Sometimes it’s nice to be old enough to have flashbacks. A great occurred yesterday when I read that Christy O’Connor was selected by the veterans committee for induction into the World Golf Hall of Fame. The flashback didn’t include any of his 24 European Tour victories or his 10 Ryder Cup appearances, including a winner in 1957.

The flashback was to a Monday in June 22-years ago. It was the week of the Irish Open at Portmarnock Golf Club just outside of Dublin. In those days, the driving range wasn’t open on Monday of a tournament week for some reason, but there at the far end of the range was Christy O’Connor hitting balls while his caddie shagged them for him. O’Connor, at the age of 64, had been given a sponsors invitation to play. Surprisingly to everyone but himself, he went on to make a serious run at making the cut. But his quest was denied by the raging winds from the Irish Sea.

A month earlier, I had read an article in which Sam Snead was quoted as saying that Christy O’Connor may have been the best ball striker ever hit a golf ball. I ambled over to where Christy was hitting balls and waited for an opportunity to introduce myself. When I did, I quickly mentioned the Snead quote and asked him what he thought constituted a great ball striker.

He stopped for a second and said, “He’s a man who can control his golf ball in any conditions.” When pressed farther, he added as he looked at his clubs, “you have to be able to hit every one of those 140-yards.” I asked if he could do it. He looked at me and looked at his clubs and waved his caddie in and had him walk 140 paces out on the range.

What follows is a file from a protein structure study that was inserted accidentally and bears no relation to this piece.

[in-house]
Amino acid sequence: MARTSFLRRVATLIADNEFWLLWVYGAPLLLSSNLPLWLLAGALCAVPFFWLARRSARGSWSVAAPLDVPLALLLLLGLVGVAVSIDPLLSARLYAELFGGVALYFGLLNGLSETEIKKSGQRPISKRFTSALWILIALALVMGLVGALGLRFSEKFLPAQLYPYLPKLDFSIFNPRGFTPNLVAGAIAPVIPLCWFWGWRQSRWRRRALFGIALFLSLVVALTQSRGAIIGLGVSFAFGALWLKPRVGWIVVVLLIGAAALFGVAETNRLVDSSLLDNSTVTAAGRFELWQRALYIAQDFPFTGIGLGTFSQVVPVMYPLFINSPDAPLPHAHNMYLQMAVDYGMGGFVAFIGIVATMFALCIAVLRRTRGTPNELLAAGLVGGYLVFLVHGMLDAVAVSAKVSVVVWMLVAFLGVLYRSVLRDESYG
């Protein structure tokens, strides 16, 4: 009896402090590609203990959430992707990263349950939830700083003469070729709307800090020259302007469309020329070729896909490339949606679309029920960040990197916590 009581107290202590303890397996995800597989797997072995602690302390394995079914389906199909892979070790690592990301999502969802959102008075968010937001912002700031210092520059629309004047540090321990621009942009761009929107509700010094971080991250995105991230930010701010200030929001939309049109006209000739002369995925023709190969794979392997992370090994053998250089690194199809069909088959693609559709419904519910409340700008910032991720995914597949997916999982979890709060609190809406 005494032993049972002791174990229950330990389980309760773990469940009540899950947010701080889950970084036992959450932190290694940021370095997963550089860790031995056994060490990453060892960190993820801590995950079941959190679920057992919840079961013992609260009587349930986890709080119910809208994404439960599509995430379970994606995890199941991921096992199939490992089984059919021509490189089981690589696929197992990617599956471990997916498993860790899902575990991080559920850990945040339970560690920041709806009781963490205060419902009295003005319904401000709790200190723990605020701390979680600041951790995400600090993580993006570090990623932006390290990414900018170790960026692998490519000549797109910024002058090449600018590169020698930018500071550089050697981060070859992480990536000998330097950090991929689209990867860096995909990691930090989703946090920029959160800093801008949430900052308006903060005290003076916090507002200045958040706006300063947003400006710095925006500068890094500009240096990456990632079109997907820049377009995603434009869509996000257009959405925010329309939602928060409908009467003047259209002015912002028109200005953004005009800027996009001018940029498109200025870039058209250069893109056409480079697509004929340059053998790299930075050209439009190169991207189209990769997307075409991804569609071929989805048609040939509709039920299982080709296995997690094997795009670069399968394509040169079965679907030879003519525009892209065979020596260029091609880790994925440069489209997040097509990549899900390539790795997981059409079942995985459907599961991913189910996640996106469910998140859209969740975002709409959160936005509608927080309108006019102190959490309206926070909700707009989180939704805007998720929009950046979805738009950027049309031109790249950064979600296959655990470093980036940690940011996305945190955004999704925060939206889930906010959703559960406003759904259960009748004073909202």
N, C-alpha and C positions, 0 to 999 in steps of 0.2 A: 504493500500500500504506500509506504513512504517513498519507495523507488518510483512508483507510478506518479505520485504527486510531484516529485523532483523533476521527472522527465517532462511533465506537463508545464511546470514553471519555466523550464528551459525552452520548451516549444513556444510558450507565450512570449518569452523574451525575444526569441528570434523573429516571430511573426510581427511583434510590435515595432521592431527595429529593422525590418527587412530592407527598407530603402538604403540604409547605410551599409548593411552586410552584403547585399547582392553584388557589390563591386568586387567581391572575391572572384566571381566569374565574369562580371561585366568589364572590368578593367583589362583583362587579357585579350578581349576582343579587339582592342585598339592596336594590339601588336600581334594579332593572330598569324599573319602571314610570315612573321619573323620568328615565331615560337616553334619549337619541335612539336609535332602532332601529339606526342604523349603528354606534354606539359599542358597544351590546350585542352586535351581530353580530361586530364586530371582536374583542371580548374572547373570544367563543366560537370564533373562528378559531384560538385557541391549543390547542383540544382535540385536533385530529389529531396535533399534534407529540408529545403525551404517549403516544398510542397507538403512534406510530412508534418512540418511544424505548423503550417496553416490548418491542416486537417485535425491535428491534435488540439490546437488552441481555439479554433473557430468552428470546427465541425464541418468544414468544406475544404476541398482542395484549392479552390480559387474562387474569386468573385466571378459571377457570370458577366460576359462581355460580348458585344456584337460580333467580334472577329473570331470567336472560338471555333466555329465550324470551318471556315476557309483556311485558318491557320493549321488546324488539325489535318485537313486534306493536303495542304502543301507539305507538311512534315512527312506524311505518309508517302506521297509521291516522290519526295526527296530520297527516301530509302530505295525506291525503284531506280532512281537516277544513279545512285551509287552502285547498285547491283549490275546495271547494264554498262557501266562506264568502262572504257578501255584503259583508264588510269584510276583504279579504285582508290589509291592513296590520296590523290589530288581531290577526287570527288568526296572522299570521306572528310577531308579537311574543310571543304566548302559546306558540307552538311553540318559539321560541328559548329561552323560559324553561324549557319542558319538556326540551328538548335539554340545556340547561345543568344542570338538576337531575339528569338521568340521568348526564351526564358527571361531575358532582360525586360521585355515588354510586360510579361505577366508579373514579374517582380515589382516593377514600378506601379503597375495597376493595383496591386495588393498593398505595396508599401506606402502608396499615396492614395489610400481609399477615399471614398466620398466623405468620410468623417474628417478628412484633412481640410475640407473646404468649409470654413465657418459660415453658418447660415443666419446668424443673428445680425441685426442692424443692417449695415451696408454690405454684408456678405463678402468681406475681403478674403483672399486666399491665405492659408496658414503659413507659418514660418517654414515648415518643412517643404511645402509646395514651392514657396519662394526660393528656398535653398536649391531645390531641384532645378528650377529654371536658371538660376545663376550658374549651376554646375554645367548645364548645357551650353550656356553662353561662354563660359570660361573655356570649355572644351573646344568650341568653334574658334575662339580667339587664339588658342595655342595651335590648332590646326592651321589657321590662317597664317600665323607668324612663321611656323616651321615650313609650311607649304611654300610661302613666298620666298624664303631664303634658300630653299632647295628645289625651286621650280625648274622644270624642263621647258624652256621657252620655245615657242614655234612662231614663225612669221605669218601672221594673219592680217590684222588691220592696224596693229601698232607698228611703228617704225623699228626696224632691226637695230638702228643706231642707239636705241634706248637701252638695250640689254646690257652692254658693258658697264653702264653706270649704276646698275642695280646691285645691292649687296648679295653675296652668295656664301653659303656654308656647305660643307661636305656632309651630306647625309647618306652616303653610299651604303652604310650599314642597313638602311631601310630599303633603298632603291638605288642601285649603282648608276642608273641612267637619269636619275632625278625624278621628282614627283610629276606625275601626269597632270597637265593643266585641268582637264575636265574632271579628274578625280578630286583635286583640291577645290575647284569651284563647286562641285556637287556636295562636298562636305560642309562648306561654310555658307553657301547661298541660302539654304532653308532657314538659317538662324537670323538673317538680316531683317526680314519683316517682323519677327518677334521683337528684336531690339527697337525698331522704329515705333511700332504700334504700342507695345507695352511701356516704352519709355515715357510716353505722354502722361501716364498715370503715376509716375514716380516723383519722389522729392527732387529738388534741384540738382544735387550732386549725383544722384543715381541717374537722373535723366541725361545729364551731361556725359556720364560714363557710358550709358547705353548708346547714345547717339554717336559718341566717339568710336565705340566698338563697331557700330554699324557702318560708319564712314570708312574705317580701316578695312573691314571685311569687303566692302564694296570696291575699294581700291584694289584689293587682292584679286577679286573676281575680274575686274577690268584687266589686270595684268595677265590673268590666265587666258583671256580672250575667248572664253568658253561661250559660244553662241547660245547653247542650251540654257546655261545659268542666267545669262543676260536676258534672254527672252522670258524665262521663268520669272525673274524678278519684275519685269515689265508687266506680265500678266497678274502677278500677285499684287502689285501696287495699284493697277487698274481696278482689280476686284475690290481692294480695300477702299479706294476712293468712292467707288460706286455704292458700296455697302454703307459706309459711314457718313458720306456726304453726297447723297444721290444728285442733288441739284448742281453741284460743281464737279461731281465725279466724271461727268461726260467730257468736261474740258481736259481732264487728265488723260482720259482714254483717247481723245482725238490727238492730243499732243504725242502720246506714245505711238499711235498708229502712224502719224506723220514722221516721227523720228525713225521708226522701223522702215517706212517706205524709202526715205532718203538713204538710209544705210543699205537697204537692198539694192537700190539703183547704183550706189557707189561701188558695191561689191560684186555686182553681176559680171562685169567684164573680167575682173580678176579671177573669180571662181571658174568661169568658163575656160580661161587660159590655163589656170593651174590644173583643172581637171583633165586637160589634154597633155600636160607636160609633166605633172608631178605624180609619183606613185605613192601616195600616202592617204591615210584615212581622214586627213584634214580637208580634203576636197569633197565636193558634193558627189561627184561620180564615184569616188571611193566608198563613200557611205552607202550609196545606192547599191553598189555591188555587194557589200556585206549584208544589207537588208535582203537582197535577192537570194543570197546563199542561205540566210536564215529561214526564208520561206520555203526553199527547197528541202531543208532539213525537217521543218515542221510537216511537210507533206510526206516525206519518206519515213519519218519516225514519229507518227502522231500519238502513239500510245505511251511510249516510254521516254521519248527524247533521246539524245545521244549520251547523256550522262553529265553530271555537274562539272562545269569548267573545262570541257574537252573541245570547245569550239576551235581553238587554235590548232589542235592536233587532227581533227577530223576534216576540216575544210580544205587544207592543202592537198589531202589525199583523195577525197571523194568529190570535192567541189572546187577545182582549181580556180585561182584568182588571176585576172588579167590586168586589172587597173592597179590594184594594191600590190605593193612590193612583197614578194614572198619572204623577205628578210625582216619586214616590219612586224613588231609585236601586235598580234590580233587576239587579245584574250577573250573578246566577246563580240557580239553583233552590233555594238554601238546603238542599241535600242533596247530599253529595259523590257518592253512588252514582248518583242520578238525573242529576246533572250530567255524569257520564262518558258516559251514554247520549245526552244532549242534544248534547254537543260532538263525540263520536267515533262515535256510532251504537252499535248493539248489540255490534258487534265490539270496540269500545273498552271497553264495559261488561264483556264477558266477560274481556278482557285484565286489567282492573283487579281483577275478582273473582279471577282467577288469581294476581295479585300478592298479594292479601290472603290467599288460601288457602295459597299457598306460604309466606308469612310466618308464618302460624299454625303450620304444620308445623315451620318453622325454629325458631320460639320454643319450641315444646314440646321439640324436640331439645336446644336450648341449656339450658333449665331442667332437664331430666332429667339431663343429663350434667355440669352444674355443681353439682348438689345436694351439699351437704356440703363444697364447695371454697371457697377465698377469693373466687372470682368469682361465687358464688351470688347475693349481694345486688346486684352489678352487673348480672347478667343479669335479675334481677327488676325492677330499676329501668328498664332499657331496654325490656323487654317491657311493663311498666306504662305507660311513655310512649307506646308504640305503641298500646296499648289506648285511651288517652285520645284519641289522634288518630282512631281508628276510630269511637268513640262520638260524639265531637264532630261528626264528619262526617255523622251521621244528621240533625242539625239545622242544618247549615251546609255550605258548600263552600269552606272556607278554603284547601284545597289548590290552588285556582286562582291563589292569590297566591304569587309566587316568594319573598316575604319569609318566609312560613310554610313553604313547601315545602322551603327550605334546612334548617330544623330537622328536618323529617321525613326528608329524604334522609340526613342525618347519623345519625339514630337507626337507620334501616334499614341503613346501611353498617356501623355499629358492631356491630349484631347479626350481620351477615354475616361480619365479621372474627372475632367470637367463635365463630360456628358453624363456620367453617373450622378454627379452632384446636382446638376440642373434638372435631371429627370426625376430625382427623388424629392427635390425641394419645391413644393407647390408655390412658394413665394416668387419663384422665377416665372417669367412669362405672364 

He started at the driver and worked his way down through the bag. The caddie never moved more than three paces. I thought he might have a problem hitting his wedges that far, but he deftly hit the equator of the ball with the leading edge of the blade and it went 140-yards.

As he reached for his putter and raked a ball into address position, he looked and said, “What do you think, Jack?” I quickly replied, “Christy, its good, pick it up.”

We headed to the bar in the clubhouse where we were joined by Christy’s pal, Harry Bradshaw, the former Ryder Cupper and Pro Emeritus and they regaled me and those around us with wonderful tales about golf before we knew which end of the club was which. It was a day I never want to forget. That day, Christy entered my Hall of Fame and I’m happy the rest of the world finally got the message.

Bartender, a tall glass of gin, one ice cube and a tonic on the side, no lemon or lime (“If I wanted a fruit salad, I’d have asked for one,” says C. O’Connor) for the man known as “Himself”, World Golf Hall of Famer Christy O’Connor. Also a glass of water to wash down the mood elevator of your choice for SeƱor Cabrera. Me? Just a chair at Mr. O’Connor’s table. I know he has more stories to tell and I don’t want to miss one.

See you on the first tee,